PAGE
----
Jesus said, "Behold, I stand at the door, and knock: if any man hear my voice, and open the door, I will come in to him, and will sup with him, and he with me." (Revelation 3:20). He will not force his way into our heart; we have to let him in. Now think about that: if we continue to hide behind the walls we have built, if we continue to hide behind our busy-ness, or whatever it is that keeps us "safe", we will continue to feel the ache of disconnection. If the Lord himself respects our agency and won't force his way in, how can a potential eternal companion (who is very mortal, by the way), do anything different? 

We have to do the work. I think it is an erroneous view to believe that we can sit back and relax and that God will send the right person into our lives without any effort on our part. That makes me think of the time in Church History when Olivery Cowdery tried to translate the Gold Plates. His attempt did not go so well and the Lord said, "Behold, you have not understood; you have supposed that I would give it unto you, when you took no thought save it was to ask me." (Doctrine and Covenants 9:7). I wonder if sometimes he might not give us the same correction. "Behold, (Jeremy), you have not understood; you have supposed that I would give (an eternal companion) unto you, when you took no thought (or action) save it was to ask me." God is a father, but also our teacher and coach and a good instructor knows how to help their athlete/pupil recognize the attitudes, behaviors or techniques that are holding them back. 

Our fears, doubts, walls and even complacency may keep us safe and content, but they also keep us from taking the actionable steps that will lead to productive relationships and eventual marriage and no matter how you slice it, that IS a problem. As Elder David A. Bednar taught, "We are promised that if we pray sincerely for that which is right and good and in accordance with God’s will, we can be blessed, protected, and directed..." Sometimes we pray sincerely for that which is right and good and in accordance with God's will (i.e. finding a companion), but could we possibly be expecting blessings without doing the work, protection without using our heads (and healing our past wounds) and we may just skip the whole directed part which indicates revelation on what we need to do or change.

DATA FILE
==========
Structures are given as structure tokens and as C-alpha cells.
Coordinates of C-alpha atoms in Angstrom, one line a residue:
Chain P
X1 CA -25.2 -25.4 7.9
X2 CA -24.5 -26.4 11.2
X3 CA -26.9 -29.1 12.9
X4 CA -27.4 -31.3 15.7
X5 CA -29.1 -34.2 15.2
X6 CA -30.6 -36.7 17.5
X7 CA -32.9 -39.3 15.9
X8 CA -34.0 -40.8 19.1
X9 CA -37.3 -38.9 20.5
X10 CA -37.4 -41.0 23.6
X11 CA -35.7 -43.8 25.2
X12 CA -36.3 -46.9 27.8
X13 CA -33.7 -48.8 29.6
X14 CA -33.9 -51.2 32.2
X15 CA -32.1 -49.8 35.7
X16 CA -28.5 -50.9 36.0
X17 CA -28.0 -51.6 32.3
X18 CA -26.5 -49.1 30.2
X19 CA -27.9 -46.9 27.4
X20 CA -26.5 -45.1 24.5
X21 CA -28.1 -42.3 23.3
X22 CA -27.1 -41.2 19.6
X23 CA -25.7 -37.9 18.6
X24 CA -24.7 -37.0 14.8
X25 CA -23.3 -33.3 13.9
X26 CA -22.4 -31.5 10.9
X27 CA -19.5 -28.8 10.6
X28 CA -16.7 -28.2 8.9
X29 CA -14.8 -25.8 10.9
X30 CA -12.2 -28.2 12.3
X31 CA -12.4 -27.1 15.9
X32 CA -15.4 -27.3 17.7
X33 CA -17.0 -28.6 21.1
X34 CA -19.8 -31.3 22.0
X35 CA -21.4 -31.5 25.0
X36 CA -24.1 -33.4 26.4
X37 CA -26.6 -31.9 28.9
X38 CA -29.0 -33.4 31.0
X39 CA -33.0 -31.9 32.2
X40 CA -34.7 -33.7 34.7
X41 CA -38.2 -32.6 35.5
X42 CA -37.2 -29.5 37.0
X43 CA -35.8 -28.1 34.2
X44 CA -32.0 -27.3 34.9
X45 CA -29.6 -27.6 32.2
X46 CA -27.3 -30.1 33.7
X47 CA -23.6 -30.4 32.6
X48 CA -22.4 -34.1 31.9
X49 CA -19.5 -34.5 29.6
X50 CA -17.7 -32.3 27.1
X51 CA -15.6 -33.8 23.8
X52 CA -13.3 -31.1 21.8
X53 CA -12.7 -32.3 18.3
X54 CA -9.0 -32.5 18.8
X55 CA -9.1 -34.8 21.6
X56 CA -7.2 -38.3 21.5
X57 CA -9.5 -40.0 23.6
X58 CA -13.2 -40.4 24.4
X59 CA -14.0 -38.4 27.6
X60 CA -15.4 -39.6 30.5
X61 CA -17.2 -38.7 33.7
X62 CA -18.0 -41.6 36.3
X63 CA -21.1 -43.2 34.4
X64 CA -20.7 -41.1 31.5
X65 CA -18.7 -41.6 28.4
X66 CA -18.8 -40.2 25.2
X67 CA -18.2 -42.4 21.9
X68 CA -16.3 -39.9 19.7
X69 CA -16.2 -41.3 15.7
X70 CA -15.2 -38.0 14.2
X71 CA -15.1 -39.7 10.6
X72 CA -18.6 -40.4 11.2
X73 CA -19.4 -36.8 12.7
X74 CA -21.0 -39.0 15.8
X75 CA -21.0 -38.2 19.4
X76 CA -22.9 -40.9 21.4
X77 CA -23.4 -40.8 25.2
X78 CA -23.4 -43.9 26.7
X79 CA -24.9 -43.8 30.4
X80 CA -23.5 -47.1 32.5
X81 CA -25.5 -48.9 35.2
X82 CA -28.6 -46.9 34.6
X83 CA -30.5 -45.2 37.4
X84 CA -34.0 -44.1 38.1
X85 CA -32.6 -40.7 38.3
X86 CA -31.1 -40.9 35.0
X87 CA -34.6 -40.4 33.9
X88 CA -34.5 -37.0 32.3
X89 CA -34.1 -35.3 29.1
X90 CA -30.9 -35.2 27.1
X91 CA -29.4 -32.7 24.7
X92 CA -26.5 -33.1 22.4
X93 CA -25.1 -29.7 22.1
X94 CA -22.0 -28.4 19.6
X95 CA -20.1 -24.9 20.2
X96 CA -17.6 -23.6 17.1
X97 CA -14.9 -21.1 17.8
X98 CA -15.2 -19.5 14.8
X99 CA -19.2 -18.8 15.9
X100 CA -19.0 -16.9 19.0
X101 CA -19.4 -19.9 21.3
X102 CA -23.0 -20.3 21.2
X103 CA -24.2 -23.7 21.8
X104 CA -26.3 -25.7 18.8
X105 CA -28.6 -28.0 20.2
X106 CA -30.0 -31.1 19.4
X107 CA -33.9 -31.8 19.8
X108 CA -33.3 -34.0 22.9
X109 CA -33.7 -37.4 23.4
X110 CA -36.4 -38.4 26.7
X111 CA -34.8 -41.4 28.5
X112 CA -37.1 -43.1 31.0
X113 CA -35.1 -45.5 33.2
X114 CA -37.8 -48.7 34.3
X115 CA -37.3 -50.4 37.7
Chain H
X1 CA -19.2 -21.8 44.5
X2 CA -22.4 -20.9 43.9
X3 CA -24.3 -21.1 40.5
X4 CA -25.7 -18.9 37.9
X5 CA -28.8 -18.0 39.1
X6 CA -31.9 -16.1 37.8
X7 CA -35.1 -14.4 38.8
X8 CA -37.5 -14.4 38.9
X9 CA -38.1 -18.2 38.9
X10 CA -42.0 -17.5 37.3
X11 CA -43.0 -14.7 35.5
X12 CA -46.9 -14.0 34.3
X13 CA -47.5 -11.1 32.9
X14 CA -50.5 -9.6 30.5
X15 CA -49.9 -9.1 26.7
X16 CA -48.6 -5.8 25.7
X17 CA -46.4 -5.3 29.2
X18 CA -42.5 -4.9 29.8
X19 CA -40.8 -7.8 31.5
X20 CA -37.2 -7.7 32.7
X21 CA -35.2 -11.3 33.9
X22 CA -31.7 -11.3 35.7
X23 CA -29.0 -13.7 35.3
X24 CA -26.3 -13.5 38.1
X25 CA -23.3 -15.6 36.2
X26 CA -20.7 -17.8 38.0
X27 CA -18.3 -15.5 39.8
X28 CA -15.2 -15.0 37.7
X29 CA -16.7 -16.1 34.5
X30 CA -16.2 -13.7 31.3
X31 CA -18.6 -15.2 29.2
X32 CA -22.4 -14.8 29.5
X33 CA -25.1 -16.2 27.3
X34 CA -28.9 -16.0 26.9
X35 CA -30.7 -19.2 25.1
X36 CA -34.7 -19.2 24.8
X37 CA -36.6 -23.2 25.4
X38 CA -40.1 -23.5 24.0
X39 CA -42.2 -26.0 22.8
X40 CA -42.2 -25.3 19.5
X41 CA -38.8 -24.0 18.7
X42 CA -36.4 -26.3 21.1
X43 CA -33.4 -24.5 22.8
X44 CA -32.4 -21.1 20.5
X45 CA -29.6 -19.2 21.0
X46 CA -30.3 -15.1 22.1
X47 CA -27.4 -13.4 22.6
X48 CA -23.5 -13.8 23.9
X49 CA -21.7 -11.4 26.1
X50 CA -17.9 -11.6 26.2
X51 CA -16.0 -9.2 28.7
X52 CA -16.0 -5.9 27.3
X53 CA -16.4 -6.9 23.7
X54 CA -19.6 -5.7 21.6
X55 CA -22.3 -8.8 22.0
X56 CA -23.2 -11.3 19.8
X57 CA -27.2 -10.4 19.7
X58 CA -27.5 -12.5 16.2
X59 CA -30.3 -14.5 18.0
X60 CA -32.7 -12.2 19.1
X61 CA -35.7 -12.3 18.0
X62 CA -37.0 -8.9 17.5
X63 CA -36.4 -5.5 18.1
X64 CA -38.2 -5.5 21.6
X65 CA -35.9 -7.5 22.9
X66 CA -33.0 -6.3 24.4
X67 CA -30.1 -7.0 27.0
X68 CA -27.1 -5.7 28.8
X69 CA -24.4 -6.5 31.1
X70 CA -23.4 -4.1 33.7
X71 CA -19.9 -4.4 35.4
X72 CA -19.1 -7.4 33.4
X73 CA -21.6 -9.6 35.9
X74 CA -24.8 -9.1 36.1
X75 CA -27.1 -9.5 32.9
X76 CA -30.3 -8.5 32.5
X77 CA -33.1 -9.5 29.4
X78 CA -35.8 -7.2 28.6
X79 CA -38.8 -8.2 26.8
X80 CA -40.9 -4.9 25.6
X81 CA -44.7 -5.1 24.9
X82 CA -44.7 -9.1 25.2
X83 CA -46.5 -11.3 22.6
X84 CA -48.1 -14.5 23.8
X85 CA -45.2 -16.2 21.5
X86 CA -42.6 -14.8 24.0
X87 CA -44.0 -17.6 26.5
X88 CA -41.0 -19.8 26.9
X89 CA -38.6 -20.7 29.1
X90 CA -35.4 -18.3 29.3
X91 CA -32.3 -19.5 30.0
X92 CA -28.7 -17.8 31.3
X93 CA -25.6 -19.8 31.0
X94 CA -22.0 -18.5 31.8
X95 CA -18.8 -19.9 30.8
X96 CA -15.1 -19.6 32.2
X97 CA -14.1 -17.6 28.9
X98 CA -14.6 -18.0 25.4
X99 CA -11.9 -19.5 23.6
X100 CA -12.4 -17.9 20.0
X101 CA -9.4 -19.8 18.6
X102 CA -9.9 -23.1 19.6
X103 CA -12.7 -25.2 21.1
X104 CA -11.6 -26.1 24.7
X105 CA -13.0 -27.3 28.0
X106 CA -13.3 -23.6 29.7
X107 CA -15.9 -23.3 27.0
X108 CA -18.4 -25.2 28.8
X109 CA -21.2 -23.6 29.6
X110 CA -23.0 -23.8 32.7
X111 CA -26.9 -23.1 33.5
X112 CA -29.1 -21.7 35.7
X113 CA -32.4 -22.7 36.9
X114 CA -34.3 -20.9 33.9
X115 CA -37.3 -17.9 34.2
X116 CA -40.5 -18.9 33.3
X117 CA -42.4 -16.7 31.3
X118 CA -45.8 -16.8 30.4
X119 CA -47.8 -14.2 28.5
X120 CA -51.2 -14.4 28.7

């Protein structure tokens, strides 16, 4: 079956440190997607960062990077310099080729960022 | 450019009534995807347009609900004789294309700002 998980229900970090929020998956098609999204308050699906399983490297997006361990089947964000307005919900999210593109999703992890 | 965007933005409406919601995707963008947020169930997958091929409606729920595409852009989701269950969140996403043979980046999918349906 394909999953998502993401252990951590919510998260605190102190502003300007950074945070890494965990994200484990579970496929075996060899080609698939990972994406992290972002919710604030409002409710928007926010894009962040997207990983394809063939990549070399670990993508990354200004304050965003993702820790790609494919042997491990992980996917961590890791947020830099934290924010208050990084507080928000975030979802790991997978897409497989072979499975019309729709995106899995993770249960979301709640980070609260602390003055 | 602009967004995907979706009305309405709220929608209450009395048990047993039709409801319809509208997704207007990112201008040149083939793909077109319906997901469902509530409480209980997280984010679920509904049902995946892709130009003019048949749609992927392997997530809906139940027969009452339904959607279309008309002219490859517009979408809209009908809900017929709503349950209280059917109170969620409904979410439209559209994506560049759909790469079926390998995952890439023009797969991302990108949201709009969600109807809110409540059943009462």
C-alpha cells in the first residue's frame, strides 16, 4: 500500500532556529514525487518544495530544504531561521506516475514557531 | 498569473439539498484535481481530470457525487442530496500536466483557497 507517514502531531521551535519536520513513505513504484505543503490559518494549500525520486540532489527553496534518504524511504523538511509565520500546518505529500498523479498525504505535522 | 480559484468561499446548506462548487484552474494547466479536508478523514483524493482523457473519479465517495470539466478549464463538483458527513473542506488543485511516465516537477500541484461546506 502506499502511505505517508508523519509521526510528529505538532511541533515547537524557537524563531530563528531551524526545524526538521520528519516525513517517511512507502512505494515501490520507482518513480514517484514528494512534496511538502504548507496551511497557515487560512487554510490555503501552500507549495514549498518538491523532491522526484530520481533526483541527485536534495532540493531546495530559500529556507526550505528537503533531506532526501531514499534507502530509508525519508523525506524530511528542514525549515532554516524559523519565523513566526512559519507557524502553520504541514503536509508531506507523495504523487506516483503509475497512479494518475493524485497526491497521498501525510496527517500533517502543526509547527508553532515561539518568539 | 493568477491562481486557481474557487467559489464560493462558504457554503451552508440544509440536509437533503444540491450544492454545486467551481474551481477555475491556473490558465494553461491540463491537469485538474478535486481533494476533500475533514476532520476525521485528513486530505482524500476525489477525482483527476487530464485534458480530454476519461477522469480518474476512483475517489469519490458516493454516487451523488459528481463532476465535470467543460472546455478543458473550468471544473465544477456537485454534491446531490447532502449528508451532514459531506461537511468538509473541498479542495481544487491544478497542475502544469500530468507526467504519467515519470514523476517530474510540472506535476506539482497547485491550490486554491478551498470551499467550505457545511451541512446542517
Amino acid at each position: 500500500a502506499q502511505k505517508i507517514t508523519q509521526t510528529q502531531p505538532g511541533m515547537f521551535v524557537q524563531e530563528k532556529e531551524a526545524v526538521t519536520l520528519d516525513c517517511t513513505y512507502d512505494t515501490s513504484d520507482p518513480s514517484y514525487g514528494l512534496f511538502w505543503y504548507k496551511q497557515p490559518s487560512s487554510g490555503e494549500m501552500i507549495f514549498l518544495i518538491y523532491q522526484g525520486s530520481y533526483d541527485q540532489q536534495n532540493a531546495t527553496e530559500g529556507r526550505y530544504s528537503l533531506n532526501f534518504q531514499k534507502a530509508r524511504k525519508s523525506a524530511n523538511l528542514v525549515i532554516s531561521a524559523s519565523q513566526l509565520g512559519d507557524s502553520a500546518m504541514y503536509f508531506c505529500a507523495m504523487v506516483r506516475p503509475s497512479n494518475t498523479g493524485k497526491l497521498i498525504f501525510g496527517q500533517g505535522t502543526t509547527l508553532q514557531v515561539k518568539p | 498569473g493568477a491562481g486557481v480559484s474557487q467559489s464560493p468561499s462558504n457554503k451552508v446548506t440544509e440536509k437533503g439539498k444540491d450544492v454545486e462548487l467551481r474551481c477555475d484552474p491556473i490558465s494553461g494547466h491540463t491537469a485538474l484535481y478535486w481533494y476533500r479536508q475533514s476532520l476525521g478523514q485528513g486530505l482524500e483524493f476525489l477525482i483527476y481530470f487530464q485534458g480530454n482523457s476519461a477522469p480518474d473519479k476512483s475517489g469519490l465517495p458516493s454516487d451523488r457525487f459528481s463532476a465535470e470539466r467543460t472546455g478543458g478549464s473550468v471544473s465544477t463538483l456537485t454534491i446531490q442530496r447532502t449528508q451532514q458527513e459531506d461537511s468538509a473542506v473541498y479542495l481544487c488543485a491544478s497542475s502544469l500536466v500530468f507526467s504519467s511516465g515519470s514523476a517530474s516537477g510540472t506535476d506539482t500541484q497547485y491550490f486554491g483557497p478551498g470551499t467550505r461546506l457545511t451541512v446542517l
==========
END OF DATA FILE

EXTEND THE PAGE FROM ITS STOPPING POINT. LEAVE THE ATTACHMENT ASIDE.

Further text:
So may I issue a challenge, one that I am going to take as well because I know that I need to. With General Conference coming up, let us prayerfully approach our Father in Heaven for guidance and help in knowing what we need to do to be ready for an eternal companion. Instead of just asking Him to bless us with one, let's ask Him what we need to change about our thoughts, behaviors, habits, beliefs or fears (or any combo of these) so that we can use our agency to grow into the role of husband or wife? As we do this, if we are truly willing, the Spirit will help us see what "thorns in the flesh" we might be carrying or acting on that are preventing us from achieving the goal of marriage (or any goal, when you think about it). And as we listen to our leaders speak this coming conference, if we listen with humble hearts we just may hear indications of some of our weaknesses that we can work on in order to be prepare ourselves for the blessing of a complete family. 

I know this is a touchy topic, but I hope something in this post has helped you maybe take that long hard look in the mirror with a determination to love who you are as a child of God, but also to accept the responsibility to overcome the "natural man" within yourself that may be keeping you from having what you really want. 

And the best part about this whole process? As President James E. Faust declared, "Let us remember that the power to change is very real, and it is a great spiritual gift from God." And as Elder Richard G. Scott so powerfully said, "I promise you, in the name of the Lord, that He will help you. He will be there in every time of need. He gave His life so that you can change your life. I promise you, that you’ll feel His love, strength, and support. Trust Him completely. He is not going to make any mistakes. He knows what He is doing. Please, decide now to change your life. Be obedient to His teachings, and He will bless you."

We can all stand a little taller, do a little better, love a little more deeply, heal completely with the Savior's help and find a love story like the one in the .gif below. 

Jeremy C. Holm

Author & American athlete Jeremy C. Holm has spent over half his life in the fast-paced winter sport of bobsled, including as the Head Coach for the US Adaptive Bobsled Team. He has a degree in Journalism and is pursuing a degree in Military History at the American Military University. In addition to motivational speaking and corporate appearances around the world, Jeremy is the author of three books and spends his time camping, hiking, writing and trying to make history, one day at a time.

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To read more of Jeremy's work, you can order one of his highly-acclaimed books by visiting the Online Store to purchase signed copies or unsigned ones by purchasing a copy wherever books are sold.